Compared to other countries, Germany lags behind when it comes to free Wi-Fi spots. A recent study conducted by the Association of the German Internet Industry has shown that of around one million public hotspots in Germany only 15,000 are freely accessible. One of the main reasons for this gap might be the legal uncertainty that Wi-Fi providers face. Under German law, providers can be held liable for copyright infringement committed by a third party using free Wi-Fi.
A request for a preliminary ruling from the Regional Court of Munich was recently referred to the European Court of Justice, seeking clarification, among other things, as to whether the provider of a password-free Wi-Fi may be liable for copyright infringements committed by a third party using the Wi-Fi, or whether the provider may be exempt from the liability as a ‘'mere conduit’' provider pursuant to Article 12 (1) of Directive 2000/31/EC of the Parliament and of the Council of 8 June 2000 (the “"E-Commerce Directive”").
Underlying German Case
In the underlying case, a German shop owner who offers light and acoustic engineering services operates a password-free Wi-Fi connection from his shop and uses the network as a tool for advertising his business. An unknown user uploaded and shared a copyright-protected song on an online sharing platform via that Wi-Fi. Sony, the record label and owner of the copyrights of said song, holds the shop owner, as provider, liable for the copyright infringement and claims, inter alia, damages from the shop owner.
Pursuant to the decision of the Regional Court of Munich, the court generally tends to follow prior jurisdiction in this matter, in particular to follow the jurisdiction of the German Federal High Court of Justice ruling that private Wi-Fi operators can only prevent liability for third-party infringements by locking their Wi-Fi through password protection. Such principle liability of the shop owner would, however, be excluded in the opinion of the Regional Court of Munich if the exemptions from liability pursuant to Article 12 (1) of the E-Commerce Directive, which were implemented in § 8 (1) of the German Telemediengesetz, would apply, which is why the Regional Court of Munich referred the case to the European Court of Justice.
Europe's Highest Court Has to Decide
One of the issues on which the European Court of Justice now has to decide within its preliminary ruling (case still pending) is the question of whether the German shop owner who provided the free Internet connection could be protected from liability as a ‘'mere conduit’' provider according to Article 12 (1) of the E-Commerce Directive. Pursuant to Article 12 (1) of the E-Commerce Directive, a service provider is, under certain circumstances, not liable for the information transmitted. The main obstacle in this respect may be that the Internet connection provided was free, while Article 12 (1) of the E-Commerce Directive refers to information society services which, pursuant to the definition contained in Article 2 (a) and Recital 17 in the preamble of the E-Commerce Directive, cover “"any services normally provided for remuneration”". The question is how to interpret “"any services normally provided for remuneration”". Does that mean that the national court must establish whether (a) the person specifically concerned, who claims the status of service provider, normally provides this specific service for remuneration, (b) there are, on the market, any providers at all who provide this service or similar services for remuneration or (c) the majority of these or similar services are provided for remuneration? Being decisive on whether this rule and the exemption from liability applies, the Regional Court of Munich seeks clarification on how the E-Commerce Directive has to be interpreted from the European Court of Justice.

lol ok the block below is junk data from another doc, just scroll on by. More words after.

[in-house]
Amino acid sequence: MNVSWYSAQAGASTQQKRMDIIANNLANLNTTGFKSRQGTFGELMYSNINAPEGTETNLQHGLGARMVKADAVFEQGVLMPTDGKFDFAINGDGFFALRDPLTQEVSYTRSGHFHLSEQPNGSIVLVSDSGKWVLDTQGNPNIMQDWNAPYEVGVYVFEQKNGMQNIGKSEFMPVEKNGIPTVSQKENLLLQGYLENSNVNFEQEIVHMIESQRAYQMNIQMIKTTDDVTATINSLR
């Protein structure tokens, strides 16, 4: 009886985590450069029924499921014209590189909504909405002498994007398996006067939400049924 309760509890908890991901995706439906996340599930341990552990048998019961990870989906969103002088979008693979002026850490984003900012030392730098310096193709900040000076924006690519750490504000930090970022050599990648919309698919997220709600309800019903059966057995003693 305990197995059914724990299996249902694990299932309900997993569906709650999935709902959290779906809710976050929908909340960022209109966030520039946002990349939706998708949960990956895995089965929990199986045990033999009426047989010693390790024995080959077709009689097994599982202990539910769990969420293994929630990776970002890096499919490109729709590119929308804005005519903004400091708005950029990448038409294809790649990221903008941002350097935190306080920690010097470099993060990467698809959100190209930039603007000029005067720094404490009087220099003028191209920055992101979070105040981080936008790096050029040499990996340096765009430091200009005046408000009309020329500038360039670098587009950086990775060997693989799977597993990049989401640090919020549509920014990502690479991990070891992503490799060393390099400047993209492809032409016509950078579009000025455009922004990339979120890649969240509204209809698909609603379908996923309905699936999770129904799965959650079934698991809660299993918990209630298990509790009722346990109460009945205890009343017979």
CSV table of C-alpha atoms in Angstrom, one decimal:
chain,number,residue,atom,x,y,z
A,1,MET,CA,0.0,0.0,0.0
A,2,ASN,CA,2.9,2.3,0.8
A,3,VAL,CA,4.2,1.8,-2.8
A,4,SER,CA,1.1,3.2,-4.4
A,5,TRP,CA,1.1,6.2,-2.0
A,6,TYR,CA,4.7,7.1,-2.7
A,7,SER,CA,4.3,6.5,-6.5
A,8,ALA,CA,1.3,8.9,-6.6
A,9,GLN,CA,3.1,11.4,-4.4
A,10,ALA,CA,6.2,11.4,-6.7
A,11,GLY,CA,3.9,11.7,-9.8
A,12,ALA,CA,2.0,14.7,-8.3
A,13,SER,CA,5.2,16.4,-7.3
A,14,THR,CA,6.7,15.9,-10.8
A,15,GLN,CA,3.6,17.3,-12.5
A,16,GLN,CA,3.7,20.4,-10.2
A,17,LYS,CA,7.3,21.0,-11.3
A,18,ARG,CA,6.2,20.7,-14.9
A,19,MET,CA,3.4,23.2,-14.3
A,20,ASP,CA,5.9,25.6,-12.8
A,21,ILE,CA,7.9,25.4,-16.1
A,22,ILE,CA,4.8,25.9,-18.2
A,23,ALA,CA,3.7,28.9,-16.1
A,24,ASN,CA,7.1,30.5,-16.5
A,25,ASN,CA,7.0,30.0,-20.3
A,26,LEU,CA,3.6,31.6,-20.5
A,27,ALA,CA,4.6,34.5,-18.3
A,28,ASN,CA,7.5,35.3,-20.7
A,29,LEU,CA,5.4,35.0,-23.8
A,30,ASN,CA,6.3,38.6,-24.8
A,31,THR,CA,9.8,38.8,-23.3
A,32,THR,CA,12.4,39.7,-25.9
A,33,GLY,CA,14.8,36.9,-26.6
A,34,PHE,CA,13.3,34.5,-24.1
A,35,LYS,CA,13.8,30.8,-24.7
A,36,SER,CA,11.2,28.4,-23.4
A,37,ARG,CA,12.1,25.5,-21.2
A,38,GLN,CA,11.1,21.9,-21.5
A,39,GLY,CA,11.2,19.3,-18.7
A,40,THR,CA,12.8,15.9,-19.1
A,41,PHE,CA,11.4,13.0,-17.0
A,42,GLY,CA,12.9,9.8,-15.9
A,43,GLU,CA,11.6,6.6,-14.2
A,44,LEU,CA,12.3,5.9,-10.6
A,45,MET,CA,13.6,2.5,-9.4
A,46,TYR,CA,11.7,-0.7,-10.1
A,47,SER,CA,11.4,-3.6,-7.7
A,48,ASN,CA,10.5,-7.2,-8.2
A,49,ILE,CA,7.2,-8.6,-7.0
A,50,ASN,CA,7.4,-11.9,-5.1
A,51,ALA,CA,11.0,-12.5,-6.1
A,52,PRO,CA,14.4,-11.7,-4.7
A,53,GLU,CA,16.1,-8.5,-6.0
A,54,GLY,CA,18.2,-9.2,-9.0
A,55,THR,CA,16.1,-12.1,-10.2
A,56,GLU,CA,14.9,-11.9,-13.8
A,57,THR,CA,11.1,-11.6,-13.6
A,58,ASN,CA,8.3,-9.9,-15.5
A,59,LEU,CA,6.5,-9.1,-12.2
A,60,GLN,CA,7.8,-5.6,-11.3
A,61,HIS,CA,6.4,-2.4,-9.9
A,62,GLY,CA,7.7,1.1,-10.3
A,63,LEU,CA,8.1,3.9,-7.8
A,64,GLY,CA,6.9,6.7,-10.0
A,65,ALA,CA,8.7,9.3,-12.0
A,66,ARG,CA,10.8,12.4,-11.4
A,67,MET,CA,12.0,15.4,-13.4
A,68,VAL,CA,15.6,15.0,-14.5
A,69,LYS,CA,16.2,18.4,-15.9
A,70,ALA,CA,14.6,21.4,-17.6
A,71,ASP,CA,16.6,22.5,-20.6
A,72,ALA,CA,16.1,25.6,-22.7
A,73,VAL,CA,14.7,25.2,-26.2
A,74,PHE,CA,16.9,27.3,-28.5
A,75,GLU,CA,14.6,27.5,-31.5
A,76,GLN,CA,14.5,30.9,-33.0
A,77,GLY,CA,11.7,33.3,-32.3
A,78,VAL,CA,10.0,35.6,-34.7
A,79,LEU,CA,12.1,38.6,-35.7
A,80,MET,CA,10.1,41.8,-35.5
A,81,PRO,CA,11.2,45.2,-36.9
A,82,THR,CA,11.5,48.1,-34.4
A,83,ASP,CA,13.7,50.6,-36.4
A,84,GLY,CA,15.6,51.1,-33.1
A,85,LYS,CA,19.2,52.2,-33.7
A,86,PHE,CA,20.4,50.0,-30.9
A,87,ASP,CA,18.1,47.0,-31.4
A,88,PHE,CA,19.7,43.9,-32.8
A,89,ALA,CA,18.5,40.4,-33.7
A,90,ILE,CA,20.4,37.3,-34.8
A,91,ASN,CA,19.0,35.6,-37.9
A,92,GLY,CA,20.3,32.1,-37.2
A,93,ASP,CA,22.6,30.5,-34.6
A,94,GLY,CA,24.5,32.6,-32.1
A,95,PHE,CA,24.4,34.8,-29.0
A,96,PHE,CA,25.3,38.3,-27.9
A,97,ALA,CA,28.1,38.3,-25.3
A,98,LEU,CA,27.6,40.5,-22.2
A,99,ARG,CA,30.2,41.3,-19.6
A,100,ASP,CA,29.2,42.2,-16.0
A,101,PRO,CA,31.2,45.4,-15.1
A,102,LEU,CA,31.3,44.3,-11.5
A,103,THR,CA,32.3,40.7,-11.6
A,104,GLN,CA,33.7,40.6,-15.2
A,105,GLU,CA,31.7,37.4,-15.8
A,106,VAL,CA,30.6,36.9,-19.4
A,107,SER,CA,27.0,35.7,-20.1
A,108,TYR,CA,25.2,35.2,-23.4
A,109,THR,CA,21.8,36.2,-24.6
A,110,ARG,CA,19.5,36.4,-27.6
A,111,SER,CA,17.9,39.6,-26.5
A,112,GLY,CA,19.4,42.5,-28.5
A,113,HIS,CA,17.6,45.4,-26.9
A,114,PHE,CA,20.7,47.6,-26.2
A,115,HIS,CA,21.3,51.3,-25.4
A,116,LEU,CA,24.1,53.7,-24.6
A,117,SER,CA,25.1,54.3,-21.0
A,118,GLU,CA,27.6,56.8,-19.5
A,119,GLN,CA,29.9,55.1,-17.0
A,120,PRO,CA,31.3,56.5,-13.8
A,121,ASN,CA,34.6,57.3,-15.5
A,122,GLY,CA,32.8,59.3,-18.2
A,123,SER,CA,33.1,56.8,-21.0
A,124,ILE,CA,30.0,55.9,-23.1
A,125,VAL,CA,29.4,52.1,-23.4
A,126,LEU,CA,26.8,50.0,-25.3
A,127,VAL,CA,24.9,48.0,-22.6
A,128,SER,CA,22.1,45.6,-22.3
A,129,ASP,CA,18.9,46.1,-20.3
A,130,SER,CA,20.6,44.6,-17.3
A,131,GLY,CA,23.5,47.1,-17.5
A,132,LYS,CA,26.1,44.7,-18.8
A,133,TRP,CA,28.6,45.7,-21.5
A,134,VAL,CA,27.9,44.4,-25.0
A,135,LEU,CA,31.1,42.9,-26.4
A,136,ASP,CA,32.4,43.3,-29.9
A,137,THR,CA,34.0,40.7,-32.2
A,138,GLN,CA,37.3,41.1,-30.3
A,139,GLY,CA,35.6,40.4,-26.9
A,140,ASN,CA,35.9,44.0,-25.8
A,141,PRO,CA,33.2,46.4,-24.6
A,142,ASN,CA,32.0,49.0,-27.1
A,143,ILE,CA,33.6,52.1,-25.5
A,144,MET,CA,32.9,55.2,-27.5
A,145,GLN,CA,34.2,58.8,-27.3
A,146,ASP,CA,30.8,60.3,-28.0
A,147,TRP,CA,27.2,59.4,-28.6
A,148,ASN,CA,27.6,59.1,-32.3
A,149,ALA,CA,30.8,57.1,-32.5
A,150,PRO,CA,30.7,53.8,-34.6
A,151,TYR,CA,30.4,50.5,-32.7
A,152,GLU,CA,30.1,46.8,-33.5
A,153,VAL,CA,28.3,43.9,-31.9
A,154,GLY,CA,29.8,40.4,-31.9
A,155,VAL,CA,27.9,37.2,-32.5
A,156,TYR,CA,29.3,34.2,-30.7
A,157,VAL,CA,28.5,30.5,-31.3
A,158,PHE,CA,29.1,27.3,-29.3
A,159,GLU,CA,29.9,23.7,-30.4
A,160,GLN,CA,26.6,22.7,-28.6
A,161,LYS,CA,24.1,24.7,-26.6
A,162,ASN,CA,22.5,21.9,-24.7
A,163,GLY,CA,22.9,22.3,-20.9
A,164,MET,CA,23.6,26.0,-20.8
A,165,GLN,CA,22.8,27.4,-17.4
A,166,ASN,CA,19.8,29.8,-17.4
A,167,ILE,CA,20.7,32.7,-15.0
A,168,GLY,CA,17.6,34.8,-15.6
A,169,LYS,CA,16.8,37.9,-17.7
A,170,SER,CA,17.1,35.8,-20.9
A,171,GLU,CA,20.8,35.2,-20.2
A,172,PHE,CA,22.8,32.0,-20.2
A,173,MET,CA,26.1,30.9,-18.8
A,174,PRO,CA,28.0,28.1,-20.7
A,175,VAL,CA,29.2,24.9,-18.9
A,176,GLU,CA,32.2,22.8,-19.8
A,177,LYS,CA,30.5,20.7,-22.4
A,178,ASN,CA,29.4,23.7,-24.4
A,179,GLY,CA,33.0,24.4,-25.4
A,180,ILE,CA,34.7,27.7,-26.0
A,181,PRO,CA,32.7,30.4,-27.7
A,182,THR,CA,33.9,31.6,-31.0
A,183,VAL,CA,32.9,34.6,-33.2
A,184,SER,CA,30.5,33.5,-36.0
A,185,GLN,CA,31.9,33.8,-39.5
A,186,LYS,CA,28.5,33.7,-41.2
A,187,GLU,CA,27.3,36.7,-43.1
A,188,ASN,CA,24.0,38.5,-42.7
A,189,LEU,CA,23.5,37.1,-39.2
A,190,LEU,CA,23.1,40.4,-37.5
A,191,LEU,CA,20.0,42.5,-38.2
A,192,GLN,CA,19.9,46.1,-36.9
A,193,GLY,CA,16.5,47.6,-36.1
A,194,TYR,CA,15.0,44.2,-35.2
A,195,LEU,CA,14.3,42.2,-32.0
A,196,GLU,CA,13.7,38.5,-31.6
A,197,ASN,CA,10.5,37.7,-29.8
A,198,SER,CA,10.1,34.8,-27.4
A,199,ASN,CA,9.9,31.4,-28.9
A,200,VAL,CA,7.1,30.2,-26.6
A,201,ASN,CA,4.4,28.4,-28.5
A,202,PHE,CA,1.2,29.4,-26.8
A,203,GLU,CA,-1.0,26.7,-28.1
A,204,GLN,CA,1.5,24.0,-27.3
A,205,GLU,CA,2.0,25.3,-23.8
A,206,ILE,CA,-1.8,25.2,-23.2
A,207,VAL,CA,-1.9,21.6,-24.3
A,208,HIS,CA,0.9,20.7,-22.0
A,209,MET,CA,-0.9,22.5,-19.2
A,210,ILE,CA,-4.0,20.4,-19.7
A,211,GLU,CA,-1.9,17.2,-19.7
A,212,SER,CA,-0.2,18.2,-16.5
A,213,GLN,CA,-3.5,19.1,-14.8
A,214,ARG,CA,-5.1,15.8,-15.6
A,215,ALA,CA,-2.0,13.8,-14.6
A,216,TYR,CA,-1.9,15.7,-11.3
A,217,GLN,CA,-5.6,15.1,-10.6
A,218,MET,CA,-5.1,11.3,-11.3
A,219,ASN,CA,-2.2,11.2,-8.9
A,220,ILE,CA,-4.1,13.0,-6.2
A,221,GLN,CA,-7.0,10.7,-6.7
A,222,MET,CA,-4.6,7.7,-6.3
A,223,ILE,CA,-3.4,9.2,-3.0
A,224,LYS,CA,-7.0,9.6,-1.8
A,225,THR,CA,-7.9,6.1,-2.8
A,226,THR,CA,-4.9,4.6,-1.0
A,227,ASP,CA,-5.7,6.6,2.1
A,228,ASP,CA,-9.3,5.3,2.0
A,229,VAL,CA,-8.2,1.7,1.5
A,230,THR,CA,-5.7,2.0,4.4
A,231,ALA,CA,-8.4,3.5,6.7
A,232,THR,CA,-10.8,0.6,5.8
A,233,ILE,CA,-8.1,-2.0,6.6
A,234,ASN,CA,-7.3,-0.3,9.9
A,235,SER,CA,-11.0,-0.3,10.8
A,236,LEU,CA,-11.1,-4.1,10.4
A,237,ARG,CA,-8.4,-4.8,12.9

Prospect / Criticism
Dependent on the decision of the European Court of Justice as to whether the exemption from liability pursuant to Article 12 (1) of the E-Commerce Directive generally applies for free Wi-Fi providers, the Regional Court of Munich will assess whether the preconditions for an exemption from liability apply in the concrete case and either rule that the shop owner is exempt from any liability or follow the jurisdiction of the German Federal High Court of Justice and rule that the shop owner is liable as it has not locked its free Wi-Fi. While the case is still pending, an open letter addressed to the European Court of Justice by the Electronic Frontier Foundation points out that a general requirement of password protection of open wireless would constitute an obstacle to legitimate trade (Article 3 (2) of the Enforcement Directive) which should be outlawed. In the opinion of the Electronic Frontier Foundation, it is against European Law to hold wireless-network operators accountable for content that passes over their networks.
The outstanding ruling of Europe’'s highest court will be of utmost relevance for the liability of free Wi-Fi providers. In order to expand free Wi-Fi spots in Germany and across the EU, it would be desirable that Article 12 (1) of the E-Commerce Directive be interpreted in a way that free Wi-Fi providers, who enable access to the Internet for third parties without remuneration, are covered by the exemptions from liability.